My conversion is now complete: I am a card-carrying Naomi Watts fan. I don’t know why I wasn’t her biggest booster before; I’ve liked her work in films as diverse as King Kong and The Painted Veil, but after seeing her this year in Rodrigo Garcia’s Mother and Child, Woody Allen’s You Will Meet a Tall, Dark Stranger and now Fair Game, I am hooked. She is the real deal, and she gives yet another terrific performance as CIA agent Valerie Plame. The fact that she’s working opposite the extraordinary Sean Penn, as Joe Wilson, only ups the ante.
What I like best about this film is that it doesn’t treat its torn-from-the-headlines pedigree as a shield or a battering ram to win us over. It takes a more matter-of-fact approach, as indicated by an early dinner-party scene in which a group of friends—
—(including the Plame and Wilson characters) get into a political discussion and Penn’s character loses his cool. That seemingly ordinary scene serves as a template for the film as a whole. It treats its protagonists as real people, living their lives—raising two young children, sharing responsibilities around the house, engaging in the sometimes-petty, sometimes-impatient conversations that any married person would recognize.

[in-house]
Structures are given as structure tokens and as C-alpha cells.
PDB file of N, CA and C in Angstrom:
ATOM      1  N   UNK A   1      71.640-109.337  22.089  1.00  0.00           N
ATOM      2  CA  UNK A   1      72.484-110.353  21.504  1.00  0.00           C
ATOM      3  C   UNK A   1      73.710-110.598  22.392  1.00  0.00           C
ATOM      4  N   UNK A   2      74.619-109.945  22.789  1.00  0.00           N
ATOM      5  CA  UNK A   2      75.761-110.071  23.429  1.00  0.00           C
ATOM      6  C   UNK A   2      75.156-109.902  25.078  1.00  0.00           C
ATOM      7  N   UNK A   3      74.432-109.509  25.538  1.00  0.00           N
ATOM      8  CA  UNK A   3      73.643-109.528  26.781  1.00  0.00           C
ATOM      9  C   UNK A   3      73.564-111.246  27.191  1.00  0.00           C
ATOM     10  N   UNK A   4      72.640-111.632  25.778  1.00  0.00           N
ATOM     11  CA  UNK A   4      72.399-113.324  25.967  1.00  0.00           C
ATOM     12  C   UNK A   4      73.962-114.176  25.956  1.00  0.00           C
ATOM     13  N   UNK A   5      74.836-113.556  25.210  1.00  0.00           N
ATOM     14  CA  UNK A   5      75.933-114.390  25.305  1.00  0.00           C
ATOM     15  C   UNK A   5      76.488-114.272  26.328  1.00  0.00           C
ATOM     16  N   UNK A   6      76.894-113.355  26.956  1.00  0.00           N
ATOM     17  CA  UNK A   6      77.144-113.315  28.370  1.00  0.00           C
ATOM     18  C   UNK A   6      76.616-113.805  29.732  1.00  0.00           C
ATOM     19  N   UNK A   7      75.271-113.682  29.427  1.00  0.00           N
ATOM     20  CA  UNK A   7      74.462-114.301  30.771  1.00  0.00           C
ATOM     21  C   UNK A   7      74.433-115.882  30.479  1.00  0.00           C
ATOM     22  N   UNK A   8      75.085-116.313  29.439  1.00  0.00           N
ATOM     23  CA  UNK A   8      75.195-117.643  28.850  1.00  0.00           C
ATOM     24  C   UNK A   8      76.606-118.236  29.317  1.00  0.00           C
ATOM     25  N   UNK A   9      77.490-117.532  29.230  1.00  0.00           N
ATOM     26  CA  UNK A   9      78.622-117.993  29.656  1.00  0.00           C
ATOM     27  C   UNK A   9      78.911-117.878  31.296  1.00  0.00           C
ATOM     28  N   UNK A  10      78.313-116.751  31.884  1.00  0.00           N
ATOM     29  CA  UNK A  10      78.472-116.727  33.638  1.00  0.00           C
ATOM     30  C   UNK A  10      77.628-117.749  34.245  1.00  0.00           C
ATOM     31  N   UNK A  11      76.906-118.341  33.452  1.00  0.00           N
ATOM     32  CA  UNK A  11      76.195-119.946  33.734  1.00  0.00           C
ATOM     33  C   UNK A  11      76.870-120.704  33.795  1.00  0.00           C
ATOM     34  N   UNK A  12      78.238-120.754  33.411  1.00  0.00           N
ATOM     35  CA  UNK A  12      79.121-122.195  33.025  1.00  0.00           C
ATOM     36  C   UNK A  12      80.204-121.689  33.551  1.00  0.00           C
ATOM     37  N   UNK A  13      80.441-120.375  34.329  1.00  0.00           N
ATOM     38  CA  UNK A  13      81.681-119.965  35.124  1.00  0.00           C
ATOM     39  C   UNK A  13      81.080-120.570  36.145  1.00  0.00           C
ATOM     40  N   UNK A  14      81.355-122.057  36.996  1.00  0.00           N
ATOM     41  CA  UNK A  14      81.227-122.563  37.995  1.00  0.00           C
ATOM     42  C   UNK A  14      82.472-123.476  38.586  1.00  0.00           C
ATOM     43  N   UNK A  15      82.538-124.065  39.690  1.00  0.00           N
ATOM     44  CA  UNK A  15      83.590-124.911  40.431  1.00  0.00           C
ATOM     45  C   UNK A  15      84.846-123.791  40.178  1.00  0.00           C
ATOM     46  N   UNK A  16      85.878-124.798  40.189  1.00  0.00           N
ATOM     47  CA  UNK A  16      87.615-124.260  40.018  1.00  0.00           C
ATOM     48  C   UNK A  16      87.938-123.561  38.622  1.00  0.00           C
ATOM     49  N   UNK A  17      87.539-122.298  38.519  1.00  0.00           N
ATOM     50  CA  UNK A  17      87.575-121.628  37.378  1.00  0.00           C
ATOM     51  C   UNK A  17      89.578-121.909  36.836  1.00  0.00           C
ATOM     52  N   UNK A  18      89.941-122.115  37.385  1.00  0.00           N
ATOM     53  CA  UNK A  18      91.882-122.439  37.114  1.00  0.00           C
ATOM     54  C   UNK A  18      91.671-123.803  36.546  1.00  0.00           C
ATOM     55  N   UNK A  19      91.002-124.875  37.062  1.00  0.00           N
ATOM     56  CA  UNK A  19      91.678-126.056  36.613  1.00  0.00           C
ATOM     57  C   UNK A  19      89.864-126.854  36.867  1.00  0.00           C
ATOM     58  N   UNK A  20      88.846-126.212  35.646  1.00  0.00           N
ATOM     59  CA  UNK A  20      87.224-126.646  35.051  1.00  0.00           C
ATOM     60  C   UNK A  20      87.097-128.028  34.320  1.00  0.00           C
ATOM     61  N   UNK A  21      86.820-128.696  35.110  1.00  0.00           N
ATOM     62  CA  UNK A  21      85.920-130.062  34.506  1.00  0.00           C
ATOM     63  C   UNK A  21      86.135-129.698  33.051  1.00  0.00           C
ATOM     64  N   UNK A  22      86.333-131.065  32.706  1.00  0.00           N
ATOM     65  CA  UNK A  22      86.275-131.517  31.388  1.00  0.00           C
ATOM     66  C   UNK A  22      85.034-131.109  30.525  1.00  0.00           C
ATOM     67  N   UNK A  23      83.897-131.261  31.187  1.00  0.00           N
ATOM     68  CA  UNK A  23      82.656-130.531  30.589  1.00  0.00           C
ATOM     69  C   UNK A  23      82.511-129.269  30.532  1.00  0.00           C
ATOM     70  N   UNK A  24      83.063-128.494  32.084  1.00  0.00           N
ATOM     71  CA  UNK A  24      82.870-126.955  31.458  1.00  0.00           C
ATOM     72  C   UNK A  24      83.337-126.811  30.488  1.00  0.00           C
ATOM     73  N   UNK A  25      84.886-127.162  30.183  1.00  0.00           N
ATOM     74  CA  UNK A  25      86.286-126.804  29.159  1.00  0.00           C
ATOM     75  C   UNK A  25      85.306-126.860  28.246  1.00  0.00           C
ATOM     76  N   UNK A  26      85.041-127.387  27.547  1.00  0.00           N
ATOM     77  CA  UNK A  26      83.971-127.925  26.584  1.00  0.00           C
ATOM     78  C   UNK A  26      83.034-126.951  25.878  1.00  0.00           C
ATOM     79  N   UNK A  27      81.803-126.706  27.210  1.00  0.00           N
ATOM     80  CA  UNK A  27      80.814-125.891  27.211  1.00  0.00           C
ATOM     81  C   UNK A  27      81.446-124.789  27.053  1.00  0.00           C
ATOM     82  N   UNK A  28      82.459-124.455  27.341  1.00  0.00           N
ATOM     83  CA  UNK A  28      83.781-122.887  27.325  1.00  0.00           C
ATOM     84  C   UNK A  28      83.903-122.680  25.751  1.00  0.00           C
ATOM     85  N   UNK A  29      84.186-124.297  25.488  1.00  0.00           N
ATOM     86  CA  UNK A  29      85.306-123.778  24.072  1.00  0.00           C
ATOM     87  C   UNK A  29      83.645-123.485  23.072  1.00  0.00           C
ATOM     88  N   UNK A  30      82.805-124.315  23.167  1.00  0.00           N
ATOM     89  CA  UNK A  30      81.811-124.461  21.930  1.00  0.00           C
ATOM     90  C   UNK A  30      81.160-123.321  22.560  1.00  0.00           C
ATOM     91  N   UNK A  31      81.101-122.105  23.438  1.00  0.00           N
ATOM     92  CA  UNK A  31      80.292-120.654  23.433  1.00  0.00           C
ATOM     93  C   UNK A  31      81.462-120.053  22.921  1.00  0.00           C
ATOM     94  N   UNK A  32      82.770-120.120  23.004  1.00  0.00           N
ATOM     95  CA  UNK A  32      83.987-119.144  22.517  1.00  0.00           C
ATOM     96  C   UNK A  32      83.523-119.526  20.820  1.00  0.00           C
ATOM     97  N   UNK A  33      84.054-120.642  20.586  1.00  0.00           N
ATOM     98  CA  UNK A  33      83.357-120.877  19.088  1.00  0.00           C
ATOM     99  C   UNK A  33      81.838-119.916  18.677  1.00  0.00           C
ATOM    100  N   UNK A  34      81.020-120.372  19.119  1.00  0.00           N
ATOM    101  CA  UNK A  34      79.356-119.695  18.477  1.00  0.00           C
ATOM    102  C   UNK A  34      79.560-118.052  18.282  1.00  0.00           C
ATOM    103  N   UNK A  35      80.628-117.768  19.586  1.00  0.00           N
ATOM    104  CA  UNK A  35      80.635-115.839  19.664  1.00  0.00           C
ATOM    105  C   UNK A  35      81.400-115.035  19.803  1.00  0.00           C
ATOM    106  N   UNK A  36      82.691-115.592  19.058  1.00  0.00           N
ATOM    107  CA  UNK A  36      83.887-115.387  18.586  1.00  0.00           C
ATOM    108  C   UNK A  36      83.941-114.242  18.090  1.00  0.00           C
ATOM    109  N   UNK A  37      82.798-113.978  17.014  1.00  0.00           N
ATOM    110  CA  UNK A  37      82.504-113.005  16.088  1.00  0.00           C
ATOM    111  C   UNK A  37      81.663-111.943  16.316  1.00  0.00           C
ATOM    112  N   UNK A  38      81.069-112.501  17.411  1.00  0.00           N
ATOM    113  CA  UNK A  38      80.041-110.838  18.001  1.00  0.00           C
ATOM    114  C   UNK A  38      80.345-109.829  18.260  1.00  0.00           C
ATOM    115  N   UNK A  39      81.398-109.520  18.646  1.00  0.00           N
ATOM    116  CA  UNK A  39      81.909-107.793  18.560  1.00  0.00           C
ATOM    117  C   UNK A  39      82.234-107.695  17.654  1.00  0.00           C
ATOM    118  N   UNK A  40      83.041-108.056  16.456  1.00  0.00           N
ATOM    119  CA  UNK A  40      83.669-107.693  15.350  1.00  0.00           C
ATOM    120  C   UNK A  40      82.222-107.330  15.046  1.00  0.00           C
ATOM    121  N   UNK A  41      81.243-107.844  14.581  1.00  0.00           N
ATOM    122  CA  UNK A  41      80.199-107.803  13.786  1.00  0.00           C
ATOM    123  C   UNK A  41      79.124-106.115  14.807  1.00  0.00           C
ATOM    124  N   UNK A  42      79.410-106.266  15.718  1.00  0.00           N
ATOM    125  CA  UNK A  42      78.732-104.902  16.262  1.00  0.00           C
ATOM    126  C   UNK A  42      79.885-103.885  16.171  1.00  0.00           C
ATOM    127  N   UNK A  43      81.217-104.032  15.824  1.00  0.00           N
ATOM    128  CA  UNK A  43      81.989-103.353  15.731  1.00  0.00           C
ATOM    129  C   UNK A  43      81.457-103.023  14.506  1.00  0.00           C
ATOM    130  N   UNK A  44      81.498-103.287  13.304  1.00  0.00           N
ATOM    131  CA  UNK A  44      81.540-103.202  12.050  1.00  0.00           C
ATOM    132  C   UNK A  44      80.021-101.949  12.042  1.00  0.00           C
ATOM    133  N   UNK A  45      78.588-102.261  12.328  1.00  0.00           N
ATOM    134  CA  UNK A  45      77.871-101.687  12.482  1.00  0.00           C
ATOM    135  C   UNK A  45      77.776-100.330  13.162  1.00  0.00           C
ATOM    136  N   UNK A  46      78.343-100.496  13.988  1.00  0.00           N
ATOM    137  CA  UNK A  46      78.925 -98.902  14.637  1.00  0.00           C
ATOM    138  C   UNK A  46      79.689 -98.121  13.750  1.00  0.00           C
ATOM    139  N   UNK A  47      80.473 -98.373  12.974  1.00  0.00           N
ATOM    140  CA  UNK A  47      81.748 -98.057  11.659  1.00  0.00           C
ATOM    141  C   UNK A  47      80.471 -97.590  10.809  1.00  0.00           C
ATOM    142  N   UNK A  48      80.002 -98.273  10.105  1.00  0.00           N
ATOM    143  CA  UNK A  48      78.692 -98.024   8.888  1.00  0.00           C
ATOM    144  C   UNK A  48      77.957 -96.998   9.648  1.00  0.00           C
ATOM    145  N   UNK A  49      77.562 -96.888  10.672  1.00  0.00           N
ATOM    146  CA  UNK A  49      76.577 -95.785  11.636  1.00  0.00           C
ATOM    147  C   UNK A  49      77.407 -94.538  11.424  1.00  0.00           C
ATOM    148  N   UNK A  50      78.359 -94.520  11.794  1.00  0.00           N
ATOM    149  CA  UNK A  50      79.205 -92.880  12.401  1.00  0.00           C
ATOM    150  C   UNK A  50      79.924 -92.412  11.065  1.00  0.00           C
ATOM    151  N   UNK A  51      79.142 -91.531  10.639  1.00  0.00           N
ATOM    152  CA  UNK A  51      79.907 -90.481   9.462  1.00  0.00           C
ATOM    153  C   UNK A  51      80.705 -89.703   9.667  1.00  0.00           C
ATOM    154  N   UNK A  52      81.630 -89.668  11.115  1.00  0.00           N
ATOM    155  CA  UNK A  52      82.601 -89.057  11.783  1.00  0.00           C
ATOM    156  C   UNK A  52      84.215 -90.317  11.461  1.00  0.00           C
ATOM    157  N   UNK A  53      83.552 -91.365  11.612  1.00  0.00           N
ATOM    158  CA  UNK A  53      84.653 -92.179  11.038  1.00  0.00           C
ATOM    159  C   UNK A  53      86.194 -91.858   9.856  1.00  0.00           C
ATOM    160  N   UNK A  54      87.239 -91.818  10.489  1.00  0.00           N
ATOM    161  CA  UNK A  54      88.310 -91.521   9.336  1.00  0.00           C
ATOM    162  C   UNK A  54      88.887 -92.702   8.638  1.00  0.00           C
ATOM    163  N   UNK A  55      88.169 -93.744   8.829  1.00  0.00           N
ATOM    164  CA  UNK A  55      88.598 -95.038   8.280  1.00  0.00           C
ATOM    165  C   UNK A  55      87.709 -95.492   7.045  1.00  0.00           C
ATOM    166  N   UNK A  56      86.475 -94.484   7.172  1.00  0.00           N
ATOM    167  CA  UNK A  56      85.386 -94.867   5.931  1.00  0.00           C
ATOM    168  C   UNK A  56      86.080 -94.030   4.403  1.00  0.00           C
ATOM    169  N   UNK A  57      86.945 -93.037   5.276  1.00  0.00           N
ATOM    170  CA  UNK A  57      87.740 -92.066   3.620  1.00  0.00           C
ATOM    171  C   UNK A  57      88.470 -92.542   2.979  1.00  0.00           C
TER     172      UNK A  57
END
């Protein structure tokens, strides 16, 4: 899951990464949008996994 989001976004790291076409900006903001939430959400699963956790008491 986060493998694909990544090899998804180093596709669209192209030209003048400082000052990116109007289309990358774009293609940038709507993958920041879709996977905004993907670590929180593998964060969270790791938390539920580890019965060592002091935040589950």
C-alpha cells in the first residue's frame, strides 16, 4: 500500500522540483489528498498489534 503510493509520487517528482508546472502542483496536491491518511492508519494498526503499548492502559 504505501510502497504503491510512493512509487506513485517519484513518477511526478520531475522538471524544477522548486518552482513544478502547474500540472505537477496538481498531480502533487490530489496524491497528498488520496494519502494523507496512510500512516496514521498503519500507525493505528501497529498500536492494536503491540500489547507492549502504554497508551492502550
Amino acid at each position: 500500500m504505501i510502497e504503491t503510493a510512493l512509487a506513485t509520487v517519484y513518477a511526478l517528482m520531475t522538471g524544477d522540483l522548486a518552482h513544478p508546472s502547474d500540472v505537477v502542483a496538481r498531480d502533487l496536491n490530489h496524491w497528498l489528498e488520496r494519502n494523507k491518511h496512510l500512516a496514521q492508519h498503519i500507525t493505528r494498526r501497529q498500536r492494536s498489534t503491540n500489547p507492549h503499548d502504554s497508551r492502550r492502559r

It just happens that Plame is an experienced undercover operative for the U.S. government who takes her job seriously—and has to camouflage what she does for a living from even her closest friends. Her husband is a former diplomat who works as a political consultant. When he sees how the White House is “selling” the war on Iraq based on faulty evidence about Weapons of Mass Destruction, he is inflamed, and writes an op-ed column that unwittingly changes the course of his life—and his family’s as well.
Even if you think you know all about the Plame-Wilson saga from following the story when it broke in 2003, I think you’ll find Fair Game worthwhile, because it portrays the human side of the headline story. Jez Butterworth and John-Henry Butterworth based their screenplay on the couple’s dual books on the subject, and Doug Liman has directed the film with a sense of intimacy and immediacy. Obviously, this is a partisan project which takes Plame and Wilson’s point of view, but I think it does so with credibility—and history on its side.
Best of all, it provides solid parts for a well-chosen cast, including such stalwarts as Noah Emmerich, Bruce McGill, Sam Shepard and many others (even in small parts), but its success rests largely on the shoulders of its stars, two of the finest actors working today.